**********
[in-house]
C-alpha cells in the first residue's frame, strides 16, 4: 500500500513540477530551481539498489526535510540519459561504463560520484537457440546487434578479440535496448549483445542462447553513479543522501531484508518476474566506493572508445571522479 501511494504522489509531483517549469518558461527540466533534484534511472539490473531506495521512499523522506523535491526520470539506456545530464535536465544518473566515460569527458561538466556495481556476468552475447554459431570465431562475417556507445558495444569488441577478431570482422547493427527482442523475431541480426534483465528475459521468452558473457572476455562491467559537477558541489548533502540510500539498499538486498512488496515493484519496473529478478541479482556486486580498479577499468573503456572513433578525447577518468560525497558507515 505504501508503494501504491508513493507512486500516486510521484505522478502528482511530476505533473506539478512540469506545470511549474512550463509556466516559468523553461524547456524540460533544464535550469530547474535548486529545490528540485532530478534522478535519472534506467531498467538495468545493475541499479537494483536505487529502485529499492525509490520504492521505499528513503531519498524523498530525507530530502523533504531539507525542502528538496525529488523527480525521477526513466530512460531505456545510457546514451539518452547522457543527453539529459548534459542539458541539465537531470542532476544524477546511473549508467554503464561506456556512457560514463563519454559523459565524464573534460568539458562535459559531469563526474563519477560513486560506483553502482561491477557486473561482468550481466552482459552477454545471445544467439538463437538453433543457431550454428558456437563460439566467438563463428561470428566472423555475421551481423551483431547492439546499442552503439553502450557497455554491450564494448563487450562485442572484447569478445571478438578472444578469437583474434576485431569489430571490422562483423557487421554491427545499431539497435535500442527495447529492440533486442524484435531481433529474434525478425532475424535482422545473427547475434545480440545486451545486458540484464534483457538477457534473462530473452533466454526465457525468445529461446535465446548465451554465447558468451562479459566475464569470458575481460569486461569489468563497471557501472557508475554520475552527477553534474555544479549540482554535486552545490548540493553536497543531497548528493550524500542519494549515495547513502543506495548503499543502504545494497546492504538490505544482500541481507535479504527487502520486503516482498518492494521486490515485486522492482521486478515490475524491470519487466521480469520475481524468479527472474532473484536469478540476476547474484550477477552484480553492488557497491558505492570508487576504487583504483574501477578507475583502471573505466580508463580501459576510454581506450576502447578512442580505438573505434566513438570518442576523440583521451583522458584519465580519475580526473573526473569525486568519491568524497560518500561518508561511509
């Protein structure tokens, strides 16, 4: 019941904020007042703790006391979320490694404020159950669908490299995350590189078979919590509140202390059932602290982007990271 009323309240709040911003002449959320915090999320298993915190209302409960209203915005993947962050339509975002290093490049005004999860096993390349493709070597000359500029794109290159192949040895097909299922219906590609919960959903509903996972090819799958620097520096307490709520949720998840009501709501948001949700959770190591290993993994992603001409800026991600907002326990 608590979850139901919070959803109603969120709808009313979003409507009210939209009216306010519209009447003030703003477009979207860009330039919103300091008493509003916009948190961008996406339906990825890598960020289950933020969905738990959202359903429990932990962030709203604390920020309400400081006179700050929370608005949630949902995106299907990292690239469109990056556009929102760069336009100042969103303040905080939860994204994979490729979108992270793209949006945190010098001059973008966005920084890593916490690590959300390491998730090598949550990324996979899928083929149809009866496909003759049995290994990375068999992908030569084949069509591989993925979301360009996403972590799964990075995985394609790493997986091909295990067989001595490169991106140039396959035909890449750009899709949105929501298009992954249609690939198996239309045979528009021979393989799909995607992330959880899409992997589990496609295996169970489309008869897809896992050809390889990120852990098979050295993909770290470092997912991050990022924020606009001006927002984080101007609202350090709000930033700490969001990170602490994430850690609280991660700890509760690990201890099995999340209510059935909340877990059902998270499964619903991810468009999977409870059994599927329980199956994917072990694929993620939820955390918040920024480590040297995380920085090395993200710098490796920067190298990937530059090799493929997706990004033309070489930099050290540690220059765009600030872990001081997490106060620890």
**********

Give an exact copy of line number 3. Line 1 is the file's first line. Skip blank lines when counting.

């Protein structure tokens, strides 16, 4: 019941904020007042703790006391979320490694404020159950669908490299995350590189078979919590509140202390059932602290982007990271 009323309240709040911003002449959320915090999320298993915190209302409960209203915005993947962050339509975002290093490049005004999860096993390349493709070597000359500029794109290159192949040895097909299922219906590609919960959903509903996972090819799958620097520096307490709520949720998840009501709501948001949700959770190591290993993994992603001409800026991600907002326990 608590979850139901919070959803109603969120709808009313979003409507009210939209009216306010519209009447003030703003477009979207860009330039919103300091008493509003916009948190961008996406339906990825890598960020289950933020969905738990959202359903429990932990962030709203604390920020309400400081006179700050929370608005949630949902995106299907990292690239469109990056556009929102760069336009100042969103303040905080939860994204994979490729979108992270793209949006945190010098001059973008966005920084890593916490690590959300390491998730090598949550990324996979899928083929149809009866496909003759049995290994990375068999992908030569084949069509591989993925979301360009996403972590799964990075995985394609790493997986091909295990067989001595490169991106140039396959035909890449750009899709949105929501298009992954249609690939198996239309045979528009021979393989799909995607992330959880899409992997589990496609295996169970489309008869897809896992050809390889990120852990098979050295993909770290470092997912991050990022924020606009001006927002984080101007609202350090709000930033700490969001990170602490994430850690609280991660700890509760690990201890099995999340209510059935909340877990059902998270499964619903991810468009999977409870059994599927329980199956994917072990694929993620939820955390918040920024480590040297995380920085090395993200710098490796920067190298990937530059090799493929997706990004033309070489930099050290540690220059765009600030872990001081997490106060620890």